A Moment of Silence: Craving a ‘Re-lease’
“He wants to give the answers but his words are only
Answers to nothing …
They think this is the answer,
But their thoughts are only
Answers to nothing.”
“And the vision that was planted in my brain
Within the sound of silence.”
The deterioration of the ability to speak has left me in a reality encompassing the lyrics of both Scottish singer-songwriter Midge Ure and U.S. singer-songwriter Paul Simon. Unless a question’s response requires no elaboration beyond a nod or a shake of the head, my unintelligible words answer nothing.
My unexpressed thoughts are like a tree falling in an empty forest — no one hears them. Instead, they noisily percolate in my head, desperate for escape.
Nearly 15 months ago, I wrote about my already dismal speech. On an intellectual level, I knew without question the erosion would continue, and where it would lead. In hindsight, like Butch Cassidy and the Sundance Kid relative to Bolivia, I knew the destination but was unprepared for the emotional jolt of isolation upon arrival.
Early on in the ALS ordeal, and certainly prior to it, I reveled in the lively art of conversation. Comfortable in virtually any social setting, I would freely interact and occasionally be a primary voice within the group. I felt that my input was valued.
The retreat into the permanent cone of silence has been painful. It has stripped me of community, fellowship, and a source of self-worth. Being the most eloquent in a conversation of one is entirely unsatisfying.
The pathology of speech loss brought on by ALS is well understood. Intervention strategies abound and range in complexity and sophistication, from simple alphabet pointing boards to technology-laden eye-gaze-activated, speech-generating devices. They all serve to facilitate the delivery of basic messages. However, they also sacrifice the most human of dialogue components: spontaneous exchange, non sequitur interjection, and tonal emphasis.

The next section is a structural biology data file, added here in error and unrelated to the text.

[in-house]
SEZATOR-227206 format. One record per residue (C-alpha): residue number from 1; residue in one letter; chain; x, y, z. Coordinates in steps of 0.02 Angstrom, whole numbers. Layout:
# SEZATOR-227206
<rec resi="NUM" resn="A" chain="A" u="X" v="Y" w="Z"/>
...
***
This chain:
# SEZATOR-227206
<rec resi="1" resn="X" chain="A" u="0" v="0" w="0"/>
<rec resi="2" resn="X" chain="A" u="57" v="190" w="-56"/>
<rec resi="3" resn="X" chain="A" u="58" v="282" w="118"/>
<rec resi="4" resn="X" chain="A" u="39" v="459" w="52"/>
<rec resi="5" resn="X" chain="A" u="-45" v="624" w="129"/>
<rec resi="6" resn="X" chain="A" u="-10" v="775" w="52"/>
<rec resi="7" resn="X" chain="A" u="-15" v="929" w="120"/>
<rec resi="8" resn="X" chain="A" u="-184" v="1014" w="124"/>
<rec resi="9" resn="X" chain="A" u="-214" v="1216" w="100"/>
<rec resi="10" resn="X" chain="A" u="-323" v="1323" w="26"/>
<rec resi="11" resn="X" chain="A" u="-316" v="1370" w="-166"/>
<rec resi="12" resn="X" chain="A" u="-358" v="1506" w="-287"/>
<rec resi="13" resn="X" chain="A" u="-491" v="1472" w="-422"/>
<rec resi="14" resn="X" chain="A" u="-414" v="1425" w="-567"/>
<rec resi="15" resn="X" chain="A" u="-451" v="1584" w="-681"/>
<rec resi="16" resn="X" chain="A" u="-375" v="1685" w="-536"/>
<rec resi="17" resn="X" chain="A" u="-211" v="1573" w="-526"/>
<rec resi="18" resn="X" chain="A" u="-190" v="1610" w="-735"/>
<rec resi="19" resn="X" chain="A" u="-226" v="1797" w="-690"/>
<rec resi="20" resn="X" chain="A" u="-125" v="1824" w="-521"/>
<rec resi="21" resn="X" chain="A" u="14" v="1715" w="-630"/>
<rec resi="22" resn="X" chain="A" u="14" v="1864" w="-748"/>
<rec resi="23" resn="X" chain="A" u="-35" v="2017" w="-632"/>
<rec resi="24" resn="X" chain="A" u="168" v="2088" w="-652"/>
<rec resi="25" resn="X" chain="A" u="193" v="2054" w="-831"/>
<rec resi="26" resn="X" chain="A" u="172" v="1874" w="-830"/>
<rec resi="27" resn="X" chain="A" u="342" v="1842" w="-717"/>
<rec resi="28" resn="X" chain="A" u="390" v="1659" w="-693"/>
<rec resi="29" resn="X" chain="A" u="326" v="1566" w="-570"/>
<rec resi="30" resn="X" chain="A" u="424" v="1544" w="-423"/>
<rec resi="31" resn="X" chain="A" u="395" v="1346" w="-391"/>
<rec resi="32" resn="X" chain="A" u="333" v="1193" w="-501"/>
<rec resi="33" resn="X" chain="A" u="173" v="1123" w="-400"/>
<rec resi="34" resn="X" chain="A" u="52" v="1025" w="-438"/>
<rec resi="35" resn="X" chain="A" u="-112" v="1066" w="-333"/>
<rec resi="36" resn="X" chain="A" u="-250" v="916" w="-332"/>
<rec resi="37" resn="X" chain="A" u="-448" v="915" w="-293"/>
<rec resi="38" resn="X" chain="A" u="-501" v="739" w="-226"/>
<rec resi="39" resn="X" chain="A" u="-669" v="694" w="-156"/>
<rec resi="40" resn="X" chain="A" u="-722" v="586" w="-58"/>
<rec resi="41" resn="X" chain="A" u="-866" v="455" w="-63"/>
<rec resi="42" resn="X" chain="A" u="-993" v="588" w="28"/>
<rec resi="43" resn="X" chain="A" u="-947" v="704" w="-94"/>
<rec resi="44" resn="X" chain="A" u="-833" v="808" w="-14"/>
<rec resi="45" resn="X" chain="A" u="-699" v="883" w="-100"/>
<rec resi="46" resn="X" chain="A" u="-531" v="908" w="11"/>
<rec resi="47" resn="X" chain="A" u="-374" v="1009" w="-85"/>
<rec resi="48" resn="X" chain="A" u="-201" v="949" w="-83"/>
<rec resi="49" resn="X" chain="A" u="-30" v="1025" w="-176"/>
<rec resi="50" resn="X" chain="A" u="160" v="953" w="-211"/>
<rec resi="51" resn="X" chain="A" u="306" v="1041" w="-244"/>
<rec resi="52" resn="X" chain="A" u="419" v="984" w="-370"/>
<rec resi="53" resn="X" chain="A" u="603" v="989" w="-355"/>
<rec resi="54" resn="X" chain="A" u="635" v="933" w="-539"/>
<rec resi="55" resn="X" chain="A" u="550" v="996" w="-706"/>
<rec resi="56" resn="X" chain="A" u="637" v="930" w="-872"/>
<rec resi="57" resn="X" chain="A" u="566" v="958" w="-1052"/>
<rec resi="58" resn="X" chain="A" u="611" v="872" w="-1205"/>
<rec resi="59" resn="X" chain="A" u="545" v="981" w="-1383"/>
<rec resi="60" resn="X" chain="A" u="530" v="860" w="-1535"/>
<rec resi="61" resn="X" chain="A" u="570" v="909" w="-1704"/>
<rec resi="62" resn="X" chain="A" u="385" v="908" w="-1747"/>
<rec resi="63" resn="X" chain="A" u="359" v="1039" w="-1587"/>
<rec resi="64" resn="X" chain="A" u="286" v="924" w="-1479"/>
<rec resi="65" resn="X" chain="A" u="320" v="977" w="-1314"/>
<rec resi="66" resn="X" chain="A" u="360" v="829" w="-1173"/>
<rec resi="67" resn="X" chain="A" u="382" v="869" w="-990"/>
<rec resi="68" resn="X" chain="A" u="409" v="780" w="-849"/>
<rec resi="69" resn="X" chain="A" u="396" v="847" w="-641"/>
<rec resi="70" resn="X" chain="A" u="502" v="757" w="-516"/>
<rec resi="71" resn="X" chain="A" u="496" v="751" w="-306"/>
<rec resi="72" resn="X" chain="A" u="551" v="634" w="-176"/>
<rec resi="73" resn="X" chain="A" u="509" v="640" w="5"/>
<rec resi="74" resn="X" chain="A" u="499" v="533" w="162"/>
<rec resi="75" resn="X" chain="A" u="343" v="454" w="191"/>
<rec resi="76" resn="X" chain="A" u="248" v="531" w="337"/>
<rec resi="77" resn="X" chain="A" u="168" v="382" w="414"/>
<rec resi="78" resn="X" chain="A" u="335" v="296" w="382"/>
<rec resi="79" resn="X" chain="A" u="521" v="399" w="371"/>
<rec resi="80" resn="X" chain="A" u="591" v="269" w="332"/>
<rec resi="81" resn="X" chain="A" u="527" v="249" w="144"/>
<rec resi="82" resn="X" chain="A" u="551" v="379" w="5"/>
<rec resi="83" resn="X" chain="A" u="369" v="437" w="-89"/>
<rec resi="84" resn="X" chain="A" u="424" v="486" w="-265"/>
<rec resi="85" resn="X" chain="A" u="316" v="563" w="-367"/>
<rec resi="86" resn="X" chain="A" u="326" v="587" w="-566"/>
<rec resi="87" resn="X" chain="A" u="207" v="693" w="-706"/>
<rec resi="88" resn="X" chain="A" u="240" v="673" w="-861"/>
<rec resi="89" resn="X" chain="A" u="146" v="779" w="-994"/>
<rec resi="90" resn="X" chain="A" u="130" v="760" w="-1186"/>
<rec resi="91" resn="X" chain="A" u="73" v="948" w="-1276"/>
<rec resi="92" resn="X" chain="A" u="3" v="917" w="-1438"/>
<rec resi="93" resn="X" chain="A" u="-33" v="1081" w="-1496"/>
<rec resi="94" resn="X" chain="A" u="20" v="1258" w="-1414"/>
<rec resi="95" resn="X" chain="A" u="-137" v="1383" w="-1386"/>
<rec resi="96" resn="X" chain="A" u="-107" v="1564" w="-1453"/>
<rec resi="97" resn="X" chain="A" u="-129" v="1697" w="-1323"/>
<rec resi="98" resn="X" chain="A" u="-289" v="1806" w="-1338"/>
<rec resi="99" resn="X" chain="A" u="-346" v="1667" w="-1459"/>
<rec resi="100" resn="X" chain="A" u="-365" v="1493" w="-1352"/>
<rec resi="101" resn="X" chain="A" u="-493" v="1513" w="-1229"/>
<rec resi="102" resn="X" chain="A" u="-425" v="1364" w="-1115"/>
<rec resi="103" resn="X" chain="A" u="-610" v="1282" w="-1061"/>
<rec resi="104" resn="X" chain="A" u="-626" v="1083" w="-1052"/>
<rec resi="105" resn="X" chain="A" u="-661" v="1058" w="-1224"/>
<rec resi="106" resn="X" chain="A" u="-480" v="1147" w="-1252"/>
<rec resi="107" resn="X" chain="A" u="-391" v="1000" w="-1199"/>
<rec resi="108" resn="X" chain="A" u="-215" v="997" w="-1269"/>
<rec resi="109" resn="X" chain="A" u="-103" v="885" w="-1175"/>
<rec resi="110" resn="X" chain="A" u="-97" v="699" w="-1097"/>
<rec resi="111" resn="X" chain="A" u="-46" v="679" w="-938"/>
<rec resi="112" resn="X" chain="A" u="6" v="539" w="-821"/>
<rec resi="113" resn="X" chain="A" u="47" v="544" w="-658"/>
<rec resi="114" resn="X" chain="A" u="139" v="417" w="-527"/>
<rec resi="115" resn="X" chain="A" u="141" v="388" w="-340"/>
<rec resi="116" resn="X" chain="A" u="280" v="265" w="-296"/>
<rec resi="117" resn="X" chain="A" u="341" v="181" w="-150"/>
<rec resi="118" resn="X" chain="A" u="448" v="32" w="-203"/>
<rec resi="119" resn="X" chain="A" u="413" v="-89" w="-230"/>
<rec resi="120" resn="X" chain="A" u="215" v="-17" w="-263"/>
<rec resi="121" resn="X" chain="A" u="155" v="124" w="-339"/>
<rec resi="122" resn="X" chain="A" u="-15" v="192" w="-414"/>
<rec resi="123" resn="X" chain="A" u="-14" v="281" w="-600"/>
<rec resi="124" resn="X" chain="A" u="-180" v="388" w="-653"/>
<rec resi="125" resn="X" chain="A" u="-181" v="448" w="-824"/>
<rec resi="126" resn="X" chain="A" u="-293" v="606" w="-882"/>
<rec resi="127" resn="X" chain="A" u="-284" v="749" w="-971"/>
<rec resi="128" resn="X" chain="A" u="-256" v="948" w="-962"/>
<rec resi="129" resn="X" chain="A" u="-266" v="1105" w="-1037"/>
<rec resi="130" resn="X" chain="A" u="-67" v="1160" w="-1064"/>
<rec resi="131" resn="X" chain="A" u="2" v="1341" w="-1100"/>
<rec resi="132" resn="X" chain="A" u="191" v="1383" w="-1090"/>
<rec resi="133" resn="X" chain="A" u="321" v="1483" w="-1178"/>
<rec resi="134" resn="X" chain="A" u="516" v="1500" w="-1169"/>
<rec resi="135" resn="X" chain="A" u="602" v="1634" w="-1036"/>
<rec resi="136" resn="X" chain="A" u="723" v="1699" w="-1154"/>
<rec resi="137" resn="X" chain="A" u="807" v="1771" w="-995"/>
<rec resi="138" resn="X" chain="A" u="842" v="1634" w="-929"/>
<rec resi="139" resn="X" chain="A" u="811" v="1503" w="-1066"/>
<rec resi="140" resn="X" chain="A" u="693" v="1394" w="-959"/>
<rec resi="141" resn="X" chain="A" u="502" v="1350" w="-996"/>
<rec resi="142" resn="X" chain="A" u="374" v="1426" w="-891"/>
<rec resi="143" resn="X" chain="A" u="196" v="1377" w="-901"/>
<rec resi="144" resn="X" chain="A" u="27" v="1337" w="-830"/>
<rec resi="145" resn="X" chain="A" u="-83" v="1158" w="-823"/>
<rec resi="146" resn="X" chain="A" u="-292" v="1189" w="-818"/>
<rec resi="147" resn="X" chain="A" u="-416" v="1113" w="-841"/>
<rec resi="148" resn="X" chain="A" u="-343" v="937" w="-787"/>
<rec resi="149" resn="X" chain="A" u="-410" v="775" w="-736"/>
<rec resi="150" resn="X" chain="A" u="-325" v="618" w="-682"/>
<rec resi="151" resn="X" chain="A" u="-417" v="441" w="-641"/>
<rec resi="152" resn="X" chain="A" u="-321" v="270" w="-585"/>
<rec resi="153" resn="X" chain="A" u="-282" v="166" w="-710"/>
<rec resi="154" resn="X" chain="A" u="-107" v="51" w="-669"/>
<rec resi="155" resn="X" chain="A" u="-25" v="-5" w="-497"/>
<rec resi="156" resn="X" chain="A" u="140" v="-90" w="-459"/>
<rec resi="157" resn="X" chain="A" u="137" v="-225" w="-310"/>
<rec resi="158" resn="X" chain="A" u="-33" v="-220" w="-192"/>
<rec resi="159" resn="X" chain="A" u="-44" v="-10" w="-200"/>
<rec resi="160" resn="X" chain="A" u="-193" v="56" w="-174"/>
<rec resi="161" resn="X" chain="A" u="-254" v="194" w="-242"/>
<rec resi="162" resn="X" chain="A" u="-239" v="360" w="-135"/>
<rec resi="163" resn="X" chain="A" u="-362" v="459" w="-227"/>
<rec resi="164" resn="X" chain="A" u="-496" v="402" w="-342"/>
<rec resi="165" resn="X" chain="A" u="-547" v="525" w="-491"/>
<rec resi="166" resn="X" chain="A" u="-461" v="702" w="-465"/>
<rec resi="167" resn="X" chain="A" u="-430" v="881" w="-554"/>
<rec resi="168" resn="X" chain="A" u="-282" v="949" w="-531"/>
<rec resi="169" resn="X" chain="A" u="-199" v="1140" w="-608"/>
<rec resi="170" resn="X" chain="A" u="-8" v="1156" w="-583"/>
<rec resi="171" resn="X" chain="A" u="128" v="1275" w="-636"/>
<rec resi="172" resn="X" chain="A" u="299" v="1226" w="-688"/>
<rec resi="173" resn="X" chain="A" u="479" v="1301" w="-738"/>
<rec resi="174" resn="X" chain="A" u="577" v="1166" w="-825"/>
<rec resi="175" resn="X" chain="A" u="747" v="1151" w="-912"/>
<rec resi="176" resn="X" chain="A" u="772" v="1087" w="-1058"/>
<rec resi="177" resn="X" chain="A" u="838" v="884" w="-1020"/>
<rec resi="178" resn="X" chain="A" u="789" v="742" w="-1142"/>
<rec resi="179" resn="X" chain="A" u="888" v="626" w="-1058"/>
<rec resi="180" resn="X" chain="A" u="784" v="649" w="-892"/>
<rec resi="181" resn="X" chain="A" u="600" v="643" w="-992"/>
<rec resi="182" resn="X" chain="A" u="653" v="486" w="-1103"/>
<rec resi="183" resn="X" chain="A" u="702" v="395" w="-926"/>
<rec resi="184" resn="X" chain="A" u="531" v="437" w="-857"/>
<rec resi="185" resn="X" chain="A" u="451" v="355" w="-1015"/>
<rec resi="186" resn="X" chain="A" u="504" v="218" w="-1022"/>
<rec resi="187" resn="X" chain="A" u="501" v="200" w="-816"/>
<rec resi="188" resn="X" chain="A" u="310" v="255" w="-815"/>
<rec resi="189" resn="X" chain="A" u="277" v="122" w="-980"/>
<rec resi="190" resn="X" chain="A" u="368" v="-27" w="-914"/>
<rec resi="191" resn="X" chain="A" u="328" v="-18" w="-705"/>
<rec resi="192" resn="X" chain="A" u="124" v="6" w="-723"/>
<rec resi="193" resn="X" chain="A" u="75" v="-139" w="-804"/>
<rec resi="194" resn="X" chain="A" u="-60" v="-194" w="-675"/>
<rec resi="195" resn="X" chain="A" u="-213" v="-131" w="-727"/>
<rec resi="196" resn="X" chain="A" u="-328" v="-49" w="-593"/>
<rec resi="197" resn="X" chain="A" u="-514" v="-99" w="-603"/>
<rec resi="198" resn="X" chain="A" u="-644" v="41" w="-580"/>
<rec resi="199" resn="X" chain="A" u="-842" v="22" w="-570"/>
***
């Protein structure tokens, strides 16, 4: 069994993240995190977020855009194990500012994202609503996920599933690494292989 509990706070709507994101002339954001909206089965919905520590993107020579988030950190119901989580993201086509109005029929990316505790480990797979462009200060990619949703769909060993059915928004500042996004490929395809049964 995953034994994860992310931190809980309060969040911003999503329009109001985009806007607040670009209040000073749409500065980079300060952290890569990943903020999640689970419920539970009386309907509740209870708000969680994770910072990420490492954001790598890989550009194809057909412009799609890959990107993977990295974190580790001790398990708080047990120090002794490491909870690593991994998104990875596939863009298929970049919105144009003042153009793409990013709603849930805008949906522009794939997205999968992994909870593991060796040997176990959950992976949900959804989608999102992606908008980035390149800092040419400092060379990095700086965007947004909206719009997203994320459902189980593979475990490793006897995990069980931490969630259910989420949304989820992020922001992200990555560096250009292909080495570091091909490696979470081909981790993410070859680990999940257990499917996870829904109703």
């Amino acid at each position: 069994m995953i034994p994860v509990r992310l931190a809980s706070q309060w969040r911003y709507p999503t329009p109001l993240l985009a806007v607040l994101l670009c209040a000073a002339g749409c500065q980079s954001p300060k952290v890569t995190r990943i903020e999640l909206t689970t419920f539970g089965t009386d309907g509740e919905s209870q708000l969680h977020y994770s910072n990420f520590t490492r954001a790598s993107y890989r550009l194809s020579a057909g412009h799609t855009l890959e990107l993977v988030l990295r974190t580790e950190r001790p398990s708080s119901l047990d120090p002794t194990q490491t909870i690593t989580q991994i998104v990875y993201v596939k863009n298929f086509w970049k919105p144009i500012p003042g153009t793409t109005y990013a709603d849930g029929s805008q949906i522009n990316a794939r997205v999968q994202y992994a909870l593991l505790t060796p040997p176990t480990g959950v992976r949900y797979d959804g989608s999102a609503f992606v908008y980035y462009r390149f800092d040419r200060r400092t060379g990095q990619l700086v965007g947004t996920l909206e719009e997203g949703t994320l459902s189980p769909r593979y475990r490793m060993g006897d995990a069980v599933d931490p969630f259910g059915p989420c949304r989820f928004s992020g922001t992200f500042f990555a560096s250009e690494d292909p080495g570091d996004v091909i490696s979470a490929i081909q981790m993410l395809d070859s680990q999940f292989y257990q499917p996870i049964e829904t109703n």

They add the unintentional consequence of self-identification as to disease progression. The board whispers, “I need a little help.” The eye-gaze apparatus screams, “I can do little for myself.” Borrowing from Canadian philosopher Marshall McLuhan, “The medium is the message.” Or at least a distracting part of it.
The sad fact is, like with all things ALS, once lost, a faculty cannot be reclaimed. Acceptance doesn’t temper that sorrow. All one can do is move on and accommodate the new normal as best they can.
These days, I participate in conversations vicariously. Lately, I’ve begun to compare my immediate, unspoken remarks to ones I’d make after a brief thought collection. In doing so, I’ve found that my initial response periodically is misplaced. Looking back on my pre-ALS days, I am certain that my delight in hearing my own voice and my desire to weigh in early reduced my effectiveness as a communicator. Ironically, my silencing has yielded insights as to discourse productivity.
Purportedly an infinitesimal number of folks have experienced ALS reversals. Their tales reinforce the microscopically thin filament of hope that I cling to regarding my own condition. A small portion of each waking day — and a good bit of nocturnal time — is occupied in visualizing that event.
In a new-lease-on-life scenario, I foresee a journey to personally thank all those who have propped me up. I will volunteer my service to anyone in need. I will actively witness my faith. I will sing the songs that I am so fond of quoting from. That, and more, will be conveyed by a now unrecognizable voice — my own.
That fantasy contributes to my “keep on keepin’ on.” As does the never failing, fall-back term of any lease I enter into, past, present, or future. It is particularly apt for someone without a voice. My act-of-God clause is fashioned along Stevie Wonder’s advice: “When you feel your life’s too hard/ Just go have a talk with God.”
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